Don't wait until last minute! With the holiday season comes the holiday guests—last year, 40% of Americans traveled over the holiday season. If your home will be a destination for travelers, then you will need to prepare so it's warm and welcoming. You can begin readying your house now with these tips.
1. Clean and Organize Your Home in Advance
Cleaning and organizing over a lengthier period of time is always less stressful than trying to do it the night before. A week before your guest arrive, start to improve the order of your home and clean as you go. A few things you may want to pay attention to is:
- Whether the plates and utensils are properly organized in the kitchen.
- Whether there are clean linens and towels available in an accessible place.
- Whether it's easy to find things like napkins, paper towels, and soaps.
2. Treat the Guest Room Like a Hotel Room
Test everything in the guest room before your guests arrive to make sure it works and leave everything they're going to need for their stay in the room. If you want to be an extra good host, consider leaving some soaps, shampoos, conditioners, and other necessary items as well. Being away from home during the holidays can be stressful, so making your home as cozy as possible will go a long way in your guests' happiness.
3. Stock Up on Food, Drinks, and Snacks
A variety of soda, juice, and snacks is essential to making people comfortable, as they won't have access to their own pantry items in your own home. Ask your guests if they have any special requests before they arrive. Stocking up in advance will also avoid any future frustration, such as discovering that you don't have something you needed last minute.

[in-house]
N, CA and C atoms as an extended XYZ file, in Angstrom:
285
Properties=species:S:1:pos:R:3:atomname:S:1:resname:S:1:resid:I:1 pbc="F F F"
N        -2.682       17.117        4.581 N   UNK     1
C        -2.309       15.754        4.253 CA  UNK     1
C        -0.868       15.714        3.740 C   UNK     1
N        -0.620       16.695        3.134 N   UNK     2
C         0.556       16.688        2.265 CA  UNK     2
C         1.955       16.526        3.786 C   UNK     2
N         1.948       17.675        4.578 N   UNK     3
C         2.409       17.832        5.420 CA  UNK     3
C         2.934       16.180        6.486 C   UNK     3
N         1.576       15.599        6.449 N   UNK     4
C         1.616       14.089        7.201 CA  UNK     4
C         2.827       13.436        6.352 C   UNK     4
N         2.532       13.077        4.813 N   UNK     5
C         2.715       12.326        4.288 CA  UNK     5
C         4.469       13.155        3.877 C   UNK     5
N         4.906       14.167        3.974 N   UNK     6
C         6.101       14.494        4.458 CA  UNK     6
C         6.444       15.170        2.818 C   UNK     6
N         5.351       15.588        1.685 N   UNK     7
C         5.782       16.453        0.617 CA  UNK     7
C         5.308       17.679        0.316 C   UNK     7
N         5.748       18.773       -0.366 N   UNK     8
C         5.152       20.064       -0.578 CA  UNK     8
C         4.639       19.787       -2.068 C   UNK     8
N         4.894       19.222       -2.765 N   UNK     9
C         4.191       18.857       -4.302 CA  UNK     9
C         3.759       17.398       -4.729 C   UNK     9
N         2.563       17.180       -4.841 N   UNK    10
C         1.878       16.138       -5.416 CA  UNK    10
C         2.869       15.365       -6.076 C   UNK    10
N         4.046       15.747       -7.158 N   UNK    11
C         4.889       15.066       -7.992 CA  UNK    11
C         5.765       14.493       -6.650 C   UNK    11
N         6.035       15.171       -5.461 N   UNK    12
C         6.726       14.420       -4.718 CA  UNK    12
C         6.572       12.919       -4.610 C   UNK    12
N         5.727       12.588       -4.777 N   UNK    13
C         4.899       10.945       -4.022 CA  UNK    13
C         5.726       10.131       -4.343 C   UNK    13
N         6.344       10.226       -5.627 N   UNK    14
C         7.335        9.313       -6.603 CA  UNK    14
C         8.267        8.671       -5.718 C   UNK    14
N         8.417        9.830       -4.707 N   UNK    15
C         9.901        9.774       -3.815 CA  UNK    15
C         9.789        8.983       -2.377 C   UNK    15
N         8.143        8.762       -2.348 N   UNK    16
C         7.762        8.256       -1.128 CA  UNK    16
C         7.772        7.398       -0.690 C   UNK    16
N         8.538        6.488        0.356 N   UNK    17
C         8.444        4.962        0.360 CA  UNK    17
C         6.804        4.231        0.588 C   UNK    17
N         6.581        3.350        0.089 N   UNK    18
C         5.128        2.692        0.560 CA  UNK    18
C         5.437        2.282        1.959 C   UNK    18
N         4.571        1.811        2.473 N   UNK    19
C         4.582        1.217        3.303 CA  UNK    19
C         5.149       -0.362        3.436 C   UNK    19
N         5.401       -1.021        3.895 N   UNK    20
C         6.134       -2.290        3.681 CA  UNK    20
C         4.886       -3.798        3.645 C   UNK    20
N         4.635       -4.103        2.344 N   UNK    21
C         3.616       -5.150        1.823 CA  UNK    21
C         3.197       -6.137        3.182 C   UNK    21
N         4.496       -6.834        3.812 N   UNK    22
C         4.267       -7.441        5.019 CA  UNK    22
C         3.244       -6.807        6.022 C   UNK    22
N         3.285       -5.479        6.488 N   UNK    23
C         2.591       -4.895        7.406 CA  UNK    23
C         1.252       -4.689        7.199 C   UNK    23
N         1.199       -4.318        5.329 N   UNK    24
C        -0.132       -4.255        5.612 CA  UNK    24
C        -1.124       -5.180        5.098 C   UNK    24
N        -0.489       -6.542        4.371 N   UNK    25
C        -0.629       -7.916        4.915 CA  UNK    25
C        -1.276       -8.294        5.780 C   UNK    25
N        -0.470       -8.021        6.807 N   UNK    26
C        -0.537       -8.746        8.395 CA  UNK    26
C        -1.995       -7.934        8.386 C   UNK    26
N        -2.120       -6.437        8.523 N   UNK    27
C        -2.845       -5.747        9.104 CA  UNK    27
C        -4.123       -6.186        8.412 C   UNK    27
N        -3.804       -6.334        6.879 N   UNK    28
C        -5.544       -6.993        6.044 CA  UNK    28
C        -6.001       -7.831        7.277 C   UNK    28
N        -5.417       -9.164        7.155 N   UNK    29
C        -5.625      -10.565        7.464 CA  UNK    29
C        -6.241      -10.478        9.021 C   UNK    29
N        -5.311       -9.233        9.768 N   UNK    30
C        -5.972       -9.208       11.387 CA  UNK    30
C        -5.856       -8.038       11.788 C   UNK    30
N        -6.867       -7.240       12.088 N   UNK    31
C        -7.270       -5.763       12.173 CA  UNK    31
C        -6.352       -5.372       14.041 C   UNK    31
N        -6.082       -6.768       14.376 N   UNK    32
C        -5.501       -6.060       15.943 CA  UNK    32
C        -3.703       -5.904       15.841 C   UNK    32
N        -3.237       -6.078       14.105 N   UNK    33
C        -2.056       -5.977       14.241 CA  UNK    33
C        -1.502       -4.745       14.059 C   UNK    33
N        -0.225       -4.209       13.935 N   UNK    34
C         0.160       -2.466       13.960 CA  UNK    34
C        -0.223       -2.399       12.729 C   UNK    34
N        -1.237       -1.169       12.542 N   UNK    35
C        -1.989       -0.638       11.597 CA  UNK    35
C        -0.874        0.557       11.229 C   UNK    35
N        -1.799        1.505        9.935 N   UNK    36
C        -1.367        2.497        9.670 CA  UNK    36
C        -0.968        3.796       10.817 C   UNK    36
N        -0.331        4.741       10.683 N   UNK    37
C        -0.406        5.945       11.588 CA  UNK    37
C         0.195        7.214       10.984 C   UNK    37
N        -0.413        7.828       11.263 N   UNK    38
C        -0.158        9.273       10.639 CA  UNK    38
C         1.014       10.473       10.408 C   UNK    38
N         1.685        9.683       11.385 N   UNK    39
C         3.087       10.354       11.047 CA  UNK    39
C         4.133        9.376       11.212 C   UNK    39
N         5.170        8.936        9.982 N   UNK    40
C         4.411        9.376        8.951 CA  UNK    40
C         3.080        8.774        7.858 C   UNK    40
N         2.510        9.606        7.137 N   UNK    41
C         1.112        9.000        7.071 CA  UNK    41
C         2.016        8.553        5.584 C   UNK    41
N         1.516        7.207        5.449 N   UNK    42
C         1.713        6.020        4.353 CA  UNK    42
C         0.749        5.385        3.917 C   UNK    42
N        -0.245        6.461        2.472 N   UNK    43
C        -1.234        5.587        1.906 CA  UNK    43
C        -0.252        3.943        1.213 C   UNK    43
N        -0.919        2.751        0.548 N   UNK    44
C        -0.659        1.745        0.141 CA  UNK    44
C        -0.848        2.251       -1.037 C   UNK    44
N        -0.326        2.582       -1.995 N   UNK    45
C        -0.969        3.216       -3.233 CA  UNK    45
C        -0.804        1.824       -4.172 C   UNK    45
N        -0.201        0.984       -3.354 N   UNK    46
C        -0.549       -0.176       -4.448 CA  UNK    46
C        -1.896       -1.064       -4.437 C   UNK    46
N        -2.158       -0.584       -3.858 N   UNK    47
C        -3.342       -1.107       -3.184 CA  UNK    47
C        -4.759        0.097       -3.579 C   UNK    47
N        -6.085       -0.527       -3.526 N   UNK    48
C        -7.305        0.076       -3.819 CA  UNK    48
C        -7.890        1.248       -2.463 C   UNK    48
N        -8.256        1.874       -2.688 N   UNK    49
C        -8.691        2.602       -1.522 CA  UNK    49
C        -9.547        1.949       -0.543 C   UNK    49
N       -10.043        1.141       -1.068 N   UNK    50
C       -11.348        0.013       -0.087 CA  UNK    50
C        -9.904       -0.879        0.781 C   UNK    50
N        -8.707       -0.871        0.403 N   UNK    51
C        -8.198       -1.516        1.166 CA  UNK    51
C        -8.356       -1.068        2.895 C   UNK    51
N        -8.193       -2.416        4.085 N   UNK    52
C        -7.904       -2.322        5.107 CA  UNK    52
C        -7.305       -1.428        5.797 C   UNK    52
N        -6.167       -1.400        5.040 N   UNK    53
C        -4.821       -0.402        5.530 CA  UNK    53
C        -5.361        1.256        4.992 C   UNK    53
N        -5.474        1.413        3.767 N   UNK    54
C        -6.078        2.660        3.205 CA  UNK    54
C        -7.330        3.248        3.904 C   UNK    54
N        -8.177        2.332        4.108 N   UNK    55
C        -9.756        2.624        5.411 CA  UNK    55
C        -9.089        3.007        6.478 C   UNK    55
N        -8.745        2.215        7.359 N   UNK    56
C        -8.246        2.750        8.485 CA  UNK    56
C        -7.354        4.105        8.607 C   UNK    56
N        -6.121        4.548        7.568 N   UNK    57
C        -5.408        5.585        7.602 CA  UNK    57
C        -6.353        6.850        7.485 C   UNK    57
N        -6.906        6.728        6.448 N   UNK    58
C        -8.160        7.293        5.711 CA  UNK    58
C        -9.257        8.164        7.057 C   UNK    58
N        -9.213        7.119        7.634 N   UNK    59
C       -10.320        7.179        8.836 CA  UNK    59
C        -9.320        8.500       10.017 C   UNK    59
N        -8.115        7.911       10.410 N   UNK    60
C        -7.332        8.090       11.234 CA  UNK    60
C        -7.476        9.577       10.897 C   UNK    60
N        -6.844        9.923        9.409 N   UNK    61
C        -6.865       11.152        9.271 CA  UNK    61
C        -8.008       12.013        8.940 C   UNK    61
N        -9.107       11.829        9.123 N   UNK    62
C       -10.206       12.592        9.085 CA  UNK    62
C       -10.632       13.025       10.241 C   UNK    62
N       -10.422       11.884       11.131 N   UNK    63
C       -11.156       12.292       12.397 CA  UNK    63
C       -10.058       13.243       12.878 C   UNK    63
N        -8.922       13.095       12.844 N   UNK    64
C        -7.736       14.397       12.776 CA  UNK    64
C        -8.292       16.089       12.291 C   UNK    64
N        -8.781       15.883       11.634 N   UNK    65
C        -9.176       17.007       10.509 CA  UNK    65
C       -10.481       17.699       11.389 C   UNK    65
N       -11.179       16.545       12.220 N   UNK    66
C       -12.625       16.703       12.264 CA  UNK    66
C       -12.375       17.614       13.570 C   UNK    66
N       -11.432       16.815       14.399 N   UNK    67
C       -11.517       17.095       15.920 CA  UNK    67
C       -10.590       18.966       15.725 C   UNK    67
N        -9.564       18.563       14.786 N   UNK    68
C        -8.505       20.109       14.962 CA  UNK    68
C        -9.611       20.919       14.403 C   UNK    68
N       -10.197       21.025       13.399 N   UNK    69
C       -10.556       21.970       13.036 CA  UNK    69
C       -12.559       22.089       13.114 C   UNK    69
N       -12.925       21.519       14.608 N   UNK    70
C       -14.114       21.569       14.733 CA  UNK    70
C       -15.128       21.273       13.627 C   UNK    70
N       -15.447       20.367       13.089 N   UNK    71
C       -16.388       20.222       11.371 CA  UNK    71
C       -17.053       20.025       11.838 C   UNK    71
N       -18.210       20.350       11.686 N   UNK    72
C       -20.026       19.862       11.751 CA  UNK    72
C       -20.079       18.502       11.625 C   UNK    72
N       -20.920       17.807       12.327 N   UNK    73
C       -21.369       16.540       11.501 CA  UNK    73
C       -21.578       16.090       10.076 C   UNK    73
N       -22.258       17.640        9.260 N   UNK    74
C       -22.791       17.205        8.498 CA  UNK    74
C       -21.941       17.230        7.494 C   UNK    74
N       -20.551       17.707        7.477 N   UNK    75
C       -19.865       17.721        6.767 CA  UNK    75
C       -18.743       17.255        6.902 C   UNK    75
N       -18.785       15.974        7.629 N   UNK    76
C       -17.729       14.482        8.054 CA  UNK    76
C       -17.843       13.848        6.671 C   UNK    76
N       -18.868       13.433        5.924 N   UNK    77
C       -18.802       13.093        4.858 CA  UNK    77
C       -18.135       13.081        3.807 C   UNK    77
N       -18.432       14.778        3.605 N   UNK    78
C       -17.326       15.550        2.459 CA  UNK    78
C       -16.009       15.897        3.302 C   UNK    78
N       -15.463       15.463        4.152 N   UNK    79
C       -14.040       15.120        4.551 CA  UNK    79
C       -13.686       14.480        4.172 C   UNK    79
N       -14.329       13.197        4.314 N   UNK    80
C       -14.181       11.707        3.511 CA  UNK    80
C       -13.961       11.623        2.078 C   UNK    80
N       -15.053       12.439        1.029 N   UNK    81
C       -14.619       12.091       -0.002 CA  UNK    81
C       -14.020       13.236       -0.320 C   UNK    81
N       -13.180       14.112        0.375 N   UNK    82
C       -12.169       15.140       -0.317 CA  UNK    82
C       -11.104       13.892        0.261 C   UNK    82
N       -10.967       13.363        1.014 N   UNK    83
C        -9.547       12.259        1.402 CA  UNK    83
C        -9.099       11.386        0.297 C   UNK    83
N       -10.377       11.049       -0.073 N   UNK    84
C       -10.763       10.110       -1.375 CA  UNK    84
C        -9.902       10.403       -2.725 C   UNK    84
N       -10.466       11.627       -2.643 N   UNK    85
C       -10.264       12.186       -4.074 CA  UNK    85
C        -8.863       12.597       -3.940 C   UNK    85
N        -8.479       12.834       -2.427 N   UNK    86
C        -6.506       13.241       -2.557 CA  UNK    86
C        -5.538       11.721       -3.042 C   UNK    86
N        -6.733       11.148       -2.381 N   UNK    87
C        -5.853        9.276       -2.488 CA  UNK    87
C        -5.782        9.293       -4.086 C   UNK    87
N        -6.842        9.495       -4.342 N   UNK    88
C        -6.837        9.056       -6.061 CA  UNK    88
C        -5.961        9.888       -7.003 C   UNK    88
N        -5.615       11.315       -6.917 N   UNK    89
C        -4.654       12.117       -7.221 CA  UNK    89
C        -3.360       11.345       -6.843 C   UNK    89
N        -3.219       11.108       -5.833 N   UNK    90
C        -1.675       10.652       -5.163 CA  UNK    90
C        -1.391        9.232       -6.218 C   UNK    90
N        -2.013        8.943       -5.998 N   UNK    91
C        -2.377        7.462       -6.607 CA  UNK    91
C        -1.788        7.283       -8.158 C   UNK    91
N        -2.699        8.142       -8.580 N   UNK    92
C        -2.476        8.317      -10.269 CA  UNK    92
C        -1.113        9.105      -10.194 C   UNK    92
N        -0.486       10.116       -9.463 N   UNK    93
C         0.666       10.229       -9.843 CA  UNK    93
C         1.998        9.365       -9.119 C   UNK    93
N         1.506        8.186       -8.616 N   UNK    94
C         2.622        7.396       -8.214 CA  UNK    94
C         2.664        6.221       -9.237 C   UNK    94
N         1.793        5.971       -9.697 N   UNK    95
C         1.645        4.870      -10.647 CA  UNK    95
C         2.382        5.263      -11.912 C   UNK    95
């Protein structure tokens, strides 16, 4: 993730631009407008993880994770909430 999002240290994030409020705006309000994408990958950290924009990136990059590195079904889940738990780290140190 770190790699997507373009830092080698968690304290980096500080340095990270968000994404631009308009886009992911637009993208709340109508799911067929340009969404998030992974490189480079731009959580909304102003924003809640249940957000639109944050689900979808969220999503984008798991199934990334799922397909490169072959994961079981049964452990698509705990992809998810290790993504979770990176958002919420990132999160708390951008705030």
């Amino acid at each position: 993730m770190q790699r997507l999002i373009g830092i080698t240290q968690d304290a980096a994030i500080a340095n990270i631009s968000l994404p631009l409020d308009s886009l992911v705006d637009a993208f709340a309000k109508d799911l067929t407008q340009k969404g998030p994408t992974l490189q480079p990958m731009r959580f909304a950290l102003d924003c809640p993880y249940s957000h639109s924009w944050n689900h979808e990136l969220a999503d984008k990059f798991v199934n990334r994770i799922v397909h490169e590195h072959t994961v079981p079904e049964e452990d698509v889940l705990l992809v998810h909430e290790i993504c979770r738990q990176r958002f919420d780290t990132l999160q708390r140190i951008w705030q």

4. Refresh the Exterior and Make Sure It's Clearly Marked
Clean up the exterior of your property with some basic yard maintenance and make sure it's easy to find your home. If some guests have never been to your property, you should make sure that your property number is clearly marked—and you may want to put something visible outside, such as a decoration or a wreath.
5. Make a List of Activities, Dining Options, and Attractions
What are your guests going to do when they aren't engaging in holiday festivities? Make a short list of activities, dining options, and attractions that you can give them, so they can do some exploring on their own when they want to. This will also make it easier on you, as you won't need to come up with things on-the-fly.
6. Take Care of Any Necessary Repairs
Are there doors that are a little loose? Are there windows that shake a little in the wind? Take care of necessary repairs now; you may have learned to live with it, but it's a good time to fix anything broken. Some things, like loose cabinet doors, can become dangerous if your guests don't know about them!
7. Consider Any Kids or Pets
Some travelers may come with children or pets. If your home isn't pet-proofed or child-proofed, keep this in mind. You may want to get everything that could be dangerous (or that is important to you!) out of reach. Keeping some doors closed and some areas blocked off may also help.
8. Don't Forget About Allergies
Some guests may have strict allergies, such as being desperately allergic to peanuts. Check in with your guests to make sure they aren't coming into your cat-filled home with cat allergies. You may need to make some modifications to your home or your pantry contents in order to make it more hospitable to them.
9. Give Them Their Privacy
Above all else, don't hover! If you have overnight guests, chances are they are going to be tired from traveling and they will want some privacy. Let them rest in the guest room when they want to and give them a lot of options for exploring the area on their own. That will let them rest and recharge without feeling pressured to socialize.
By following the above tips, you can improve your standing as a host and make your place "the place to stay" when family members and friends are in town.